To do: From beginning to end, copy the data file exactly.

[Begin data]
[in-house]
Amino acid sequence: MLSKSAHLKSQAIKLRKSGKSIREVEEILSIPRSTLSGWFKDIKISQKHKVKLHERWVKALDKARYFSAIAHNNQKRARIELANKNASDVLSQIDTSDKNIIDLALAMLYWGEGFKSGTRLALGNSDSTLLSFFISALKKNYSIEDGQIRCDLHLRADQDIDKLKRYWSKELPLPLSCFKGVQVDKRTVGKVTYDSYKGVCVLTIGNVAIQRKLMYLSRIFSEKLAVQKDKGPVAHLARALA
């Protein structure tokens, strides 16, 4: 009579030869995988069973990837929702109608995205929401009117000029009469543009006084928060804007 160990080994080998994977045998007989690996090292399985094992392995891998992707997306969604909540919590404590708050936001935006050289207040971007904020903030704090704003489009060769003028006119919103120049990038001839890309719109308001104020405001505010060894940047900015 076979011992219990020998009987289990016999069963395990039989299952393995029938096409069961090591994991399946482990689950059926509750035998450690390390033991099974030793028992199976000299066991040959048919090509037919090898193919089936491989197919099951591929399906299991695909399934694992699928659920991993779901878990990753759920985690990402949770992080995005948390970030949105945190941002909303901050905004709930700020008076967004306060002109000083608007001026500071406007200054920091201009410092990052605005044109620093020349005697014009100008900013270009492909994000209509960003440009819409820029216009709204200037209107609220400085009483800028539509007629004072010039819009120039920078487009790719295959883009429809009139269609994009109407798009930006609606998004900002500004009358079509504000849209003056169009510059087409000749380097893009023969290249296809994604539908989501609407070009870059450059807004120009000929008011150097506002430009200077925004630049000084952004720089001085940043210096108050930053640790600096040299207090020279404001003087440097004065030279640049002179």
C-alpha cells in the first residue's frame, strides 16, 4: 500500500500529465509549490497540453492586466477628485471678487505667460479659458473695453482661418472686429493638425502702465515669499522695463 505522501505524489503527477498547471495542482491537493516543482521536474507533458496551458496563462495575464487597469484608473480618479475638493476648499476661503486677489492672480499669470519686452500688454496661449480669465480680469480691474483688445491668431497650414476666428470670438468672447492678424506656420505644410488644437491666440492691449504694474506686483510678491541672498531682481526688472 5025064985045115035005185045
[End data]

[in-house]
Amino acid sequence: MLSKSAHLKSQAIKLRKSGKSIREVEEILSIPRSTLSGWFKDIKISQKHKVKLHERWVKALDKARYFSAIAHNNQKRARIELANKNASDVLSQIDTSDKNIIDLALAMLYWGEGFKSGTRLALGNSDSTLLSFFISALKKNYSIEDGQIRCDLHLRADQDIDKLKRYWSKELPLPLSCFKGVQVDKRTVGKVTYDSYKGVCVLTIGNVAIQRKLMYLSRIFSEKLAVQKDKGPVAHLARALA
């Protein structure tokens, strides 16, 4: 009579030869995988069973990837929702109608995205929401009117000029009469543009006084928060804007 160990080994080998994977045998007989690996090292399985094992392995891998992707997306969604909540919590404590708050936001935006050289207040971007904020903030704090704003489009060769003028006119919103120049990038001839890309719109308001104020405001505010060894940047900015 076979011992219990020998009987289990016999069963395990039989299952393995029938096409069961090591994991399946482990689950059926509750035998450690390390033991099974030793028992199976000299066991040959048919090509037919090898193919089936491989197919099951591929399906299991695909399934694992699928659920991993779901878990990753759920985690990402949770992080995005948390970030949105945190941002909303901050905004709930700020008076967004306060002109000083608007001026500071406007200054920091201009410092990052605005044109620093020349005697014009100008900013270009492909994000209509960003440009819409820029216009709204200037209107609220400085009483800028539509007629004072010039819009120039920078487009790719295959883009429809009139269609994009109407798009930006609606998004900002500004009358079509504000849209003056169009510059087409000749380097893009023969290249296809994604539908989501609407070009870059450059807004120009000929008011150097506002430009200077925004630049000084952004720089001085940043210096108050930053640790600096040299207090020279404001003087440097004065030279640049002179």
C-alpha cells in the first residue's frame, strides 16, 4: 500500500500529465509549490497540453492586466477628485471678487505667460479659458473695453482661418472686429493638425502702465515669499522695463 505522501505524489503527477498547471495542482491537493516543482521536474507533458496551458496563462495575464487597469484608473480618479475638493476648499476661503486677489492672480499669470519686452500688454496661449480669465480680469480691474483688445491668431497650414476666428470670438468672447492678424506656420505644410488644437491666440492691449504694474506686483510678491541672498531682481526688472 5025064985045115035005185045